It was in the midst of a particularly heated debate on where the culpability for the road crashes lies that someone came up with a thesis that I initially dismissed because it wasn’t thoroughly visited, but I later had to capitulate when more damning evidence was presented by the theorist. He really knows his stuff. Allow me to introduce something called a load-sensitive pressure-limiting valve.
This is a device that regulates brake pressure to the rear axle to prevent locking up of the wheels because locking up of the rear wheels is something only rally drivers and professional drifters do. The rest of us mere mortals will only hurt ourselves if we tried it. The valve has a preset value at which it closes when the hydraulic pressure in the braking circuit becomes excessive. The Toyota Hiace is fitted with such a device.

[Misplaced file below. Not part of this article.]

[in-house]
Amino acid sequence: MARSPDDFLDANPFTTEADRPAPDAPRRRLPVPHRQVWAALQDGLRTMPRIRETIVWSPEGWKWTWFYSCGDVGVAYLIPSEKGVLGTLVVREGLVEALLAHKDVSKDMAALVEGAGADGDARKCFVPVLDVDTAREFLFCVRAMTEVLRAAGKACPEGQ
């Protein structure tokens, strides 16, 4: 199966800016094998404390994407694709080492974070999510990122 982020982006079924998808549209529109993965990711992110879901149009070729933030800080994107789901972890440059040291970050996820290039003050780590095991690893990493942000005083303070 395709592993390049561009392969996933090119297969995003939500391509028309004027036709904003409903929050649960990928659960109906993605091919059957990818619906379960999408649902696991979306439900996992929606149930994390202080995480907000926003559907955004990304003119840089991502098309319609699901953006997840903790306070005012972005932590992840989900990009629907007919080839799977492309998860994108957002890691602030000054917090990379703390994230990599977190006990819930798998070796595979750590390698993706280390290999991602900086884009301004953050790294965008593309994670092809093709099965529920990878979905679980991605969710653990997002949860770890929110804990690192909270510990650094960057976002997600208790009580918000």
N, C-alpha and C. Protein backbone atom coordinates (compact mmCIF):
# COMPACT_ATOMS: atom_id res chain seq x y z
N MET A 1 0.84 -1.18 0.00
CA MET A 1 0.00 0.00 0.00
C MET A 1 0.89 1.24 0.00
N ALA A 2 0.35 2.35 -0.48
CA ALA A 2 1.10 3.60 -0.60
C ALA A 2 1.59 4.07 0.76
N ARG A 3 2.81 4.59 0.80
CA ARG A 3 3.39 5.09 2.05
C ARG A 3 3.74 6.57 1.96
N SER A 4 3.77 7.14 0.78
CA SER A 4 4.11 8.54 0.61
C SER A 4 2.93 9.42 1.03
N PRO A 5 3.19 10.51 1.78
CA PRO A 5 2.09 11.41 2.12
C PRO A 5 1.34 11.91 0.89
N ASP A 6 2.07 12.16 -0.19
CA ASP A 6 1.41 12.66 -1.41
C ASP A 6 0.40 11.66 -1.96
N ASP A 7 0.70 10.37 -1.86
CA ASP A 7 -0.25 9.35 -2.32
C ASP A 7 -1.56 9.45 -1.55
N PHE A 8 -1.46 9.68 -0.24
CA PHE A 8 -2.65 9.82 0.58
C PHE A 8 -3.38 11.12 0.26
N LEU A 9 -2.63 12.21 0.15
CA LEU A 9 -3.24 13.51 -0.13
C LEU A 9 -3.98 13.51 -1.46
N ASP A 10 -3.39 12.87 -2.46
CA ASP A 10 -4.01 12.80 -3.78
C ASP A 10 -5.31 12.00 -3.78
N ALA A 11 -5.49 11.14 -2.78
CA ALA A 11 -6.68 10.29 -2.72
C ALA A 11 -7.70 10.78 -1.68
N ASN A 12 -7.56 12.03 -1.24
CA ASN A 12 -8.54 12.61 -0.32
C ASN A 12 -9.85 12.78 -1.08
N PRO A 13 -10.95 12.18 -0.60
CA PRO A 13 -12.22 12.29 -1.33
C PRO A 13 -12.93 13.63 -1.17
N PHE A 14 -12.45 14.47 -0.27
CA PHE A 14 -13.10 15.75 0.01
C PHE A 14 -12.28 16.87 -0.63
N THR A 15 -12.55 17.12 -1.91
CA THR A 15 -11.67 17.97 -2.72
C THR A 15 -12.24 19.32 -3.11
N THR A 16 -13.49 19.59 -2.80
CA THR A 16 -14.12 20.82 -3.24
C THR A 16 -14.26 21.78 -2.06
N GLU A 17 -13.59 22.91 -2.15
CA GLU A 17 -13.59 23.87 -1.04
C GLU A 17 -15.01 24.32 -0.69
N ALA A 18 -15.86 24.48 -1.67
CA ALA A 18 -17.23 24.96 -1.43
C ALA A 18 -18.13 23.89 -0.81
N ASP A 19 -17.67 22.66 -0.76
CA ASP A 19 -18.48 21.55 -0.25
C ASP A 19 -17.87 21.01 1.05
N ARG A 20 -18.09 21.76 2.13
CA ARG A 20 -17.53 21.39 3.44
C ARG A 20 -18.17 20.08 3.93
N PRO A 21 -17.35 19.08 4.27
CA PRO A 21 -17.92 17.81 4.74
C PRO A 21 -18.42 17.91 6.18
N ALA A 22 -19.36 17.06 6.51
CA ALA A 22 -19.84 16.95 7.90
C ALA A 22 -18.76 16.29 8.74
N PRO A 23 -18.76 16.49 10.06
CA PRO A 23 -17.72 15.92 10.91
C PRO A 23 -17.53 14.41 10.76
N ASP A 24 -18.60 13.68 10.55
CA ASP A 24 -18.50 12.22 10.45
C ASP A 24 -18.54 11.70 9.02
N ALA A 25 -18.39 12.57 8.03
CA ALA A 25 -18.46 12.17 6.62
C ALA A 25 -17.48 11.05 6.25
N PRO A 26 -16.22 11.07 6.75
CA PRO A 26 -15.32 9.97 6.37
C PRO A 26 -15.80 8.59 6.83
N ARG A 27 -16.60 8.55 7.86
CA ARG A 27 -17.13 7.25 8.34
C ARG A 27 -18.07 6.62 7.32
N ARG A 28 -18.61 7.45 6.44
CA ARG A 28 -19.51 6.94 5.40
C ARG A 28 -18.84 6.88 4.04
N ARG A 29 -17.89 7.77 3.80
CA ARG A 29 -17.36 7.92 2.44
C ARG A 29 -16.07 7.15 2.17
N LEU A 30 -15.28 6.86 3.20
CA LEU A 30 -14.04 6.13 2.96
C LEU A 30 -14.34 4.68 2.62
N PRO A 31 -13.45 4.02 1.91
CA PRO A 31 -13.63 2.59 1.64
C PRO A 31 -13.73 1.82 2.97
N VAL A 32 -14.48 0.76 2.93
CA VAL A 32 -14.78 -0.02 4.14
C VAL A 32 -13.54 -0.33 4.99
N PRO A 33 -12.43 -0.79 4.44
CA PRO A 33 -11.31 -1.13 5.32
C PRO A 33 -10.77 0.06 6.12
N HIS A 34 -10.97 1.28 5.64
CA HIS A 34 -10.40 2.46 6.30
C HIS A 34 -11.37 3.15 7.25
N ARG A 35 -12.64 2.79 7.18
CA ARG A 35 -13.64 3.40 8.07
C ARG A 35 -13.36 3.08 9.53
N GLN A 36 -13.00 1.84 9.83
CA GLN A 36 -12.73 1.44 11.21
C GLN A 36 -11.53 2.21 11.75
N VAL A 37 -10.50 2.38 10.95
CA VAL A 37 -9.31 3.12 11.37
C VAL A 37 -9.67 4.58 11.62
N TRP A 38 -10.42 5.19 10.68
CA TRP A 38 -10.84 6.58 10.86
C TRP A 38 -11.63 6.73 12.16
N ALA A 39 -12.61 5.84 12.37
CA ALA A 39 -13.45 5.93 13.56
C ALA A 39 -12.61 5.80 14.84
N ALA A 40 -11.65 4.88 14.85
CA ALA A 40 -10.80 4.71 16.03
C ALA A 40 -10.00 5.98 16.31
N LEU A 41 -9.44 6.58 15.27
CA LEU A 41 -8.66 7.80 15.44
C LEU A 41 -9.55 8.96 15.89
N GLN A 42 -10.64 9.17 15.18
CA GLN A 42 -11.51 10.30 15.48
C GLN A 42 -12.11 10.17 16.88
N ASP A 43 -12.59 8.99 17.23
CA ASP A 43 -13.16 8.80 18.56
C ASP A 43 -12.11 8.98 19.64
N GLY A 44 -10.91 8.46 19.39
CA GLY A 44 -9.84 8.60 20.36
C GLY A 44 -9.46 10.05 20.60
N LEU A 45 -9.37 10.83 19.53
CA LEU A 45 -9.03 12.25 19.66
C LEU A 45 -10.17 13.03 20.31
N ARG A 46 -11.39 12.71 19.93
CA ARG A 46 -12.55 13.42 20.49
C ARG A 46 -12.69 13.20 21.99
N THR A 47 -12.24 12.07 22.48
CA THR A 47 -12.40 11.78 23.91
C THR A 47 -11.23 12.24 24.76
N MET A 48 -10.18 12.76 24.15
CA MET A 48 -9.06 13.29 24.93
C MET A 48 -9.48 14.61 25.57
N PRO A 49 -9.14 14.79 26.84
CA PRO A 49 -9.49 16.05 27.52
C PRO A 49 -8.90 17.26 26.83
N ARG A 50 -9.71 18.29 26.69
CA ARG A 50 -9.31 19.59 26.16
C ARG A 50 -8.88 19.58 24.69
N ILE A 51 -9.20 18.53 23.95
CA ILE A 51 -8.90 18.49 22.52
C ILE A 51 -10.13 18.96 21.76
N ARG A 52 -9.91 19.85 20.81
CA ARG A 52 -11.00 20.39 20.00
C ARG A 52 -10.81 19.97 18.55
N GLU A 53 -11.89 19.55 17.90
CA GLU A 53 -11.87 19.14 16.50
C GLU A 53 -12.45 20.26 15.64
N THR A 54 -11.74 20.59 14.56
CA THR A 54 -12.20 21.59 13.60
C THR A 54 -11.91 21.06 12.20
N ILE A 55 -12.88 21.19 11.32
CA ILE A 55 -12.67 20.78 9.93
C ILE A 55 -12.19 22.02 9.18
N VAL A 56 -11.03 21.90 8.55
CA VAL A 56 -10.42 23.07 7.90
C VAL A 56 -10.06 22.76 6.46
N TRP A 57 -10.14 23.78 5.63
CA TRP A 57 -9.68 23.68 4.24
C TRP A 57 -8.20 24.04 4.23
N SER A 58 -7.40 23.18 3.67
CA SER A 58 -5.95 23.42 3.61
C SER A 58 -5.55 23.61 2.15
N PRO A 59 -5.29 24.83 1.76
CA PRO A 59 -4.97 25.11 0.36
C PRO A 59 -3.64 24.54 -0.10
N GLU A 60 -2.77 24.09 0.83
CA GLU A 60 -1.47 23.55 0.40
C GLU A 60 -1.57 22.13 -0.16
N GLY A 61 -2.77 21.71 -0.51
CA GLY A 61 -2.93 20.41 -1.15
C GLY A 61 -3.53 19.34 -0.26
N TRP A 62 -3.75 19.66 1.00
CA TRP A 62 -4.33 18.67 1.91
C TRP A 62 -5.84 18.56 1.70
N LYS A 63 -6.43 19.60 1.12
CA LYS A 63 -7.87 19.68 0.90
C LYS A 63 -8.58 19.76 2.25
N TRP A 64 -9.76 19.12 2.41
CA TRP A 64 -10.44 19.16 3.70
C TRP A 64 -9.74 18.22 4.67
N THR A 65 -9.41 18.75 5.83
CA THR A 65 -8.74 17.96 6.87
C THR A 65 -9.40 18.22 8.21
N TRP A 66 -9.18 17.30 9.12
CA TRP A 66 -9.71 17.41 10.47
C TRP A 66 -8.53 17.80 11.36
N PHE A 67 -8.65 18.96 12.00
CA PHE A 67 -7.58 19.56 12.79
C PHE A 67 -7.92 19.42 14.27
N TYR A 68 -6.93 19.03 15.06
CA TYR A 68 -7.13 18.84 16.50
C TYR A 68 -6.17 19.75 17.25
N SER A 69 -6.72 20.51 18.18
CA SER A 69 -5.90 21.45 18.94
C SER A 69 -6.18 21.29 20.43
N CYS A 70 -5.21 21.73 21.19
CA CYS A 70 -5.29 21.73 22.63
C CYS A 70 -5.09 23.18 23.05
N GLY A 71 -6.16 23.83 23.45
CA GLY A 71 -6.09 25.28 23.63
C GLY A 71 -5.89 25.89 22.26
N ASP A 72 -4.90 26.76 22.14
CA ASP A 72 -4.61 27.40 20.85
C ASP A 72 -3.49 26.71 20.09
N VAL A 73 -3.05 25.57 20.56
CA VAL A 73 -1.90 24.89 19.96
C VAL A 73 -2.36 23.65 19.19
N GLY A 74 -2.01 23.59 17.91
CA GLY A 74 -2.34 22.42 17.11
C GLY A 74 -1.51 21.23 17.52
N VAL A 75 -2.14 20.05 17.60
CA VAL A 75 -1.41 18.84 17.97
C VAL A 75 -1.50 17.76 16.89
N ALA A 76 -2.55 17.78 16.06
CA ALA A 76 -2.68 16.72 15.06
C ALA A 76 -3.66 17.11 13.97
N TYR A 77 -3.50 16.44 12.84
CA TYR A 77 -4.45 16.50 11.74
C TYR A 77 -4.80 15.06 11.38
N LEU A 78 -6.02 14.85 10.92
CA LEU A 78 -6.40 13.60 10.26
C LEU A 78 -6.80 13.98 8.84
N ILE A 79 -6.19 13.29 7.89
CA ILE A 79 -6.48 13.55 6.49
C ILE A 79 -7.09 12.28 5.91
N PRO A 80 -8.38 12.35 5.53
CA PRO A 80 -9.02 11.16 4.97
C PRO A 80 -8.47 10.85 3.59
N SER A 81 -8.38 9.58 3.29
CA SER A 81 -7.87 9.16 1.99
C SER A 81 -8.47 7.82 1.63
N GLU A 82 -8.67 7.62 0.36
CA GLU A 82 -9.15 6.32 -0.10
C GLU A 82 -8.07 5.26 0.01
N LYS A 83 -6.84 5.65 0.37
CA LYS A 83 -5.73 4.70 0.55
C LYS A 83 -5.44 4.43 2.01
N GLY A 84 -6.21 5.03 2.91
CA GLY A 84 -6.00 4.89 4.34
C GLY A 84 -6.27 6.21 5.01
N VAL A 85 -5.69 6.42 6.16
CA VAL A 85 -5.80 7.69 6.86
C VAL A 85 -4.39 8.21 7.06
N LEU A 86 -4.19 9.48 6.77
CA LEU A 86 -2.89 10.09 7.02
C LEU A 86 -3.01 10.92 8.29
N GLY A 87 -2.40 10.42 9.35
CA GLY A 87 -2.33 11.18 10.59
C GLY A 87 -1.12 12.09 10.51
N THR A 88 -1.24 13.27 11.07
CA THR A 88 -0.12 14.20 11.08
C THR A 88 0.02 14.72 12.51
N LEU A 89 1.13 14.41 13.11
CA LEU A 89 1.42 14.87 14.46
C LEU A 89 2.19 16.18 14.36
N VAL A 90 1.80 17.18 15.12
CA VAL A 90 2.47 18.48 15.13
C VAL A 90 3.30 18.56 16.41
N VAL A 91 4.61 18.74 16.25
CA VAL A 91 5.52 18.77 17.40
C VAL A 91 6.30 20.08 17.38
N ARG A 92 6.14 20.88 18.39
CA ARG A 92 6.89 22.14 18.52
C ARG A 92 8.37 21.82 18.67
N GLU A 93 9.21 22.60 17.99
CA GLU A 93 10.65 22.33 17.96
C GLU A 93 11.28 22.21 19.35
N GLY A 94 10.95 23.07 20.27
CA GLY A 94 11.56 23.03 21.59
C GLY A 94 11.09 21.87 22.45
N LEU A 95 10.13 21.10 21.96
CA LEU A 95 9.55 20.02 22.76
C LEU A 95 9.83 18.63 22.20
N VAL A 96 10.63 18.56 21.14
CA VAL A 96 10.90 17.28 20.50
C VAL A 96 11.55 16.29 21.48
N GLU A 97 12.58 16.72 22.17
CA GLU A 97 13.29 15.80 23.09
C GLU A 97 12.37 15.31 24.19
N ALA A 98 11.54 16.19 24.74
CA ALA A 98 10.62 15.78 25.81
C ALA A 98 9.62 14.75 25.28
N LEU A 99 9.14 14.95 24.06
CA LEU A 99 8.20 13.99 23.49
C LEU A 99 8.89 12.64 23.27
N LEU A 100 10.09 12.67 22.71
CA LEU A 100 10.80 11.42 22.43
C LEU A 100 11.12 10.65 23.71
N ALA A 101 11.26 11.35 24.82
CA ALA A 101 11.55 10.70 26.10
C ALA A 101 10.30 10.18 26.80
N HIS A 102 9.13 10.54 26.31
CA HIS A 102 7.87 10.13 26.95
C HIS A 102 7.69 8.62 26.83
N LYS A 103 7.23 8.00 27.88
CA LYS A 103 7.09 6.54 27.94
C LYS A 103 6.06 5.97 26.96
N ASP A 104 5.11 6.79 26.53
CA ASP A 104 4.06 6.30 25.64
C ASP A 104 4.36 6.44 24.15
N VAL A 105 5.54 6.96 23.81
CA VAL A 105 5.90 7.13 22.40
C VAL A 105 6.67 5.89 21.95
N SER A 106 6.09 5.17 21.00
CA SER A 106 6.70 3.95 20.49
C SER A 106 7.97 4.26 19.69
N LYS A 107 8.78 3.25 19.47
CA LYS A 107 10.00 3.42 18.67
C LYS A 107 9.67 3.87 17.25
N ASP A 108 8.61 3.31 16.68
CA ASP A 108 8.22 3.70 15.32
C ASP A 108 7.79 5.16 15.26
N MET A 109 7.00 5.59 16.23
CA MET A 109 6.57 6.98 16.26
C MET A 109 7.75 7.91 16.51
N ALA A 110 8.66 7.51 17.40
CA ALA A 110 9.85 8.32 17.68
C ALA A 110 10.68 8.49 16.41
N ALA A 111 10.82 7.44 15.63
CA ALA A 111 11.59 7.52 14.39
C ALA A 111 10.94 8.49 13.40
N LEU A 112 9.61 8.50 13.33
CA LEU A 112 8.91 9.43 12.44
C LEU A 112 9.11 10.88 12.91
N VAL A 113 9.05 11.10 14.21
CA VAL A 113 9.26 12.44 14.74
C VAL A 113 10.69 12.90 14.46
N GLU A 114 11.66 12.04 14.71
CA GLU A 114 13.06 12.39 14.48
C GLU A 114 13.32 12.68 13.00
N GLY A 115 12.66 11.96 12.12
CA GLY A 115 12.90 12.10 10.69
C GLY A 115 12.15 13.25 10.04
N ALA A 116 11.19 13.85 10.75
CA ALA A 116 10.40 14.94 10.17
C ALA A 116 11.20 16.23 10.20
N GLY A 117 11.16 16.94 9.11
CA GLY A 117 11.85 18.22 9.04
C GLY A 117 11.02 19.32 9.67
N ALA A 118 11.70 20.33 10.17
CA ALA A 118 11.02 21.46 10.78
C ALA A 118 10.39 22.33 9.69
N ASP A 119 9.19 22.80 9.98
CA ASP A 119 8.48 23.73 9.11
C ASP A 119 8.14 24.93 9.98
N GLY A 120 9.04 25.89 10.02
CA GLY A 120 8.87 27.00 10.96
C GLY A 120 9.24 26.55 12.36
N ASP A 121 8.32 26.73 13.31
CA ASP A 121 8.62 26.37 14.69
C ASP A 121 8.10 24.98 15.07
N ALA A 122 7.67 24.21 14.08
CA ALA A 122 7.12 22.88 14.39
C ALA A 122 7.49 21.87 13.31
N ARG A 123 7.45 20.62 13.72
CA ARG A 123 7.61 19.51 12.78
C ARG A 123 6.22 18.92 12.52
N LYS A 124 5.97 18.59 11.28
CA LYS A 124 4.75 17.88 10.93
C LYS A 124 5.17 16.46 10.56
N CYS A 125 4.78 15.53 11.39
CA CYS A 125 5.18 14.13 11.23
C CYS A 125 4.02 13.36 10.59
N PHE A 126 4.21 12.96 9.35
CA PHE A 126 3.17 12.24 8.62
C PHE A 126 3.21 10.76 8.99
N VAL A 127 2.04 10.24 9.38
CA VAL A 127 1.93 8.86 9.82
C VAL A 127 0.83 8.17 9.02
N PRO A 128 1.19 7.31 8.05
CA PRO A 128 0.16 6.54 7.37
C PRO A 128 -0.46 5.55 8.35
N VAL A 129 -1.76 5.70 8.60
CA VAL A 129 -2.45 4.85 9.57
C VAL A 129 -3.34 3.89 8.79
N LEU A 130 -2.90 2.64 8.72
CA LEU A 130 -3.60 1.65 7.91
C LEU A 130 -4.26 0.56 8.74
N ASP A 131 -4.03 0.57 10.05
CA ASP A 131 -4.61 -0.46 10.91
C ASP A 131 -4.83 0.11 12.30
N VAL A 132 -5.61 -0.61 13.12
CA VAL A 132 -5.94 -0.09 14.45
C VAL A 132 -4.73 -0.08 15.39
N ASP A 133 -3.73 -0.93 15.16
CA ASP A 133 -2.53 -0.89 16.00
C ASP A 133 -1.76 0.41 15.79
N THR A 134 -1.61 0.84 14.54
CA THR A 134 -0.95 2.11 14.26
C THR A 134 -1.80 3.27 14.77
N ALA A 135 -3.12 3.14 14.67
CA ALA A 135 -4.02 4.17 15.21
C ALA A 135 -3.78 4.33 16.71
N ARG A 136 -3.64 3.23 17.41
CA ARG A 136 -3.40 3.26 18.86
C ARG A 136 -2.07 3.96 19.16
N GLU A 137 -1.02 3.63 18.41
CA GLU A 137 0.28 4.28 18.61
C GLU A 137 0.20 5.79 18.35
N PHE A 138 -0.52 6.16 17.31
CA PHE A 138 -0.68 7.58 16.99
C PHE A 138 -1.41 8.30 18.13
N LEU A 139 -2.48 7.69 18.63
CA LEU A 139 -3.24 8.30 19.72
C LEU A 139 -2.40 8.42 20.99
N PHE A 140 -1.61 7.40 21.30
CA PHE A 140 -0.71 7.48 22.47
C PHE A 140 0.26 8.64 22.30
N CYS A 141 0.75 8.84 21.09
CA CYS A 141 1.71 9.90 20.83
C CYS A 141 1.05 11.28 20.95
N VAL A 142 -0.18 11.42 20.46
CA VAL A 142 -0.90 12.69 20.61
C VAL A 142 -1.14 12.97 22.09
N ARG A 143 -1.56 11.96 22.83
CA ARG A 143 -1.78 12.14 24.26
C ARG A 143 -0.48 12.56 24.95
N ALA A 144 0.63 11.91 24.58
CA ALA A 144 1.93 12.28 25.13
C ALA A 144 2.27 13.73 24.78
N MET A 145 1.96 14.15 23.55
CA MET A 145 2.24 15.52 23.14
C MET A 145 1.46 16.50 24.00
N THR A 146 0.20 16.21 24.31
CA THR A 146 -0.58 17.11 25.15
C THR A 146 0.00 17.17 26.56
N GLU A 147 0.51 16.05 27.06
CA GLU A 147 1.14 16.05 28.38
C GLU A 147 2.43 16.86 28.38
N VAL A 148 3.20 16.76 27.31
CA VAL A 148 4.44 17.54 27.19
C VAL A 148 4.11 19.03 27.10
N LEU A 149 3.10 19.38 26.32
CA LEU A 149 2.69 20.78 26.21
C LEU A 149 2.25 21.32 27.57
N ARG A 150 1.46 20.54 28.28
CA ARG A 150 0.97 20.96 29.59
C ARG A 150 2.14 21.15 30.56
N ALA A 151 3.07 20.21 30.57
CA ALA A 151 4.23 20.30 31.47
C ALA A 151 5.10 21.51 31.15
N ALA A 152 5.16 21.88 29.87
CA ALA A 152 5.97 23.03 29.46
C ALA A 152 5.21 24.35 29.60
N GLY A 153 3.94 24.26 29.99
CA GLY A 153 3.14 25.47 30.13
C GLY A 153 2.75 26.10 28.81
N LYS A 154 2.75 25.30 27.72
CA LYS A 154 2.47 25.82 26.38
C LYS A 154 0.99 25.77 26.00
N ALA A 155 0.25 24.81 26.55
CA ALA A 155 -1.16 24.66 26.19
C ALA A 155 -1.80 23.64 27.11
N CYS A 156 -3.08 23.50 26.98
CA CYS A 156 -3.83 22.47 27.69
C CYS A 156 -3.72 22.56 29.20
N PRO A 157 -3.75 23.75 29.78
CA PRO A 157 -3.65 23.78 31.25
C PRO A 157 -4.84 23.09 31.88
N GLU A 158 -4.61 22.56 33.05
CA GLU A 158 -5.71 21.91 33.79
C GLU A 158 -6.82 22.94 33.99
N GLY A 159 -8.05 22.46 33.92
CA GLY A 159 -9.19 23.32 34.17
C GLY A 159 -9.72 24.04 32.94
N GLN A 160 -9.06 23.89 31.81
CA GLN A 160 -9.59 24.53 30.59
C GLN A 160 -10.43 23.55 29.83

This much I knew. What I didn’t know was that the preset valve also depends on the actual load of the vehicle, not just the load pressure in the braking system. How does the device tell the amount of load the vehicle is bearing? Through its placement: it’s a height-sensing proportioning valve located between the chassis and the rear axle, right where the suspension is. A heavier load will compress the suspension more than a light one, and the device *(a lever attached to a spring that moves a valve “to restrict fluid pressure as the vehicle’s chassis raises up and away from the axle”) detects this degree of compression. The valve body is mounted on the frame at the rear. The lever arm is connected to the axle by a spring. As the load increases, the frame is lowered (the axle remains at a fixed height) and the arm moves out, allowing increased brake fluid pressure. The length of the spring is the main factor in controlling valve function. *Source: Autozone.com